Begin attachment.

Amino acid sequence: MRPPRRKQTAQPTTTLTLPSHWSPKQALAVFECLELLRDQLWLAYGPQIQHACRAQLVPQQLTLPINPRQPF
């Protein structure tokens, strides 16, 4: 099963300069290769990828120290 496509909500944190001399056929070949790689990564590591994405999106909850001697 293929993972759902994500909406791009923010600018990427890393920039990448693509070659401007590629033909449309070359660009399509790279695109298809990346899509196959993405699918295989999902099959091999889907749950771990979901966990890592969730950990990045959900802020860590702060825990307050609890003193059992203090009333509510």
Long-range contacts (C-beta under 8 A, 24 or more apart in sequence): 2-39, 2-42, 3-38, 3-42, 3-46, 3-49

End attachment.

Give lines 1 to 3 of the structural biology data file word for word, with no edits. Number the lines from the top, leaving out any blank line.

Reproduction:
Amino acid sequence: MRPPRRKQTAQPTTTLTLPSHWSPKQALAVFECLELLRDQLWLAYGPQIQHACRAQLVPQQLTLPINPRQPF
């Protein structure tokens, strides 16, 4: 099963300069290769990828120290 496509909500944190001399056929070949790689990564590591994405999106909850001697 293929993972759902994500909406791009923010600018990427890393920039990448693509070659401007590629033909449309070359660009399509790279695109298809990346899509196959993405699918295989999902099959091999889907749950771990979901966990890592969730950990990045959900802020860590702060825990307050609890003193059992203090009333509510």
Long-range contacts (C-beta under 8 A, 24 or more apart in sequence): 2-39, 2-42, 3-38, 3-42, 3-46, 3-49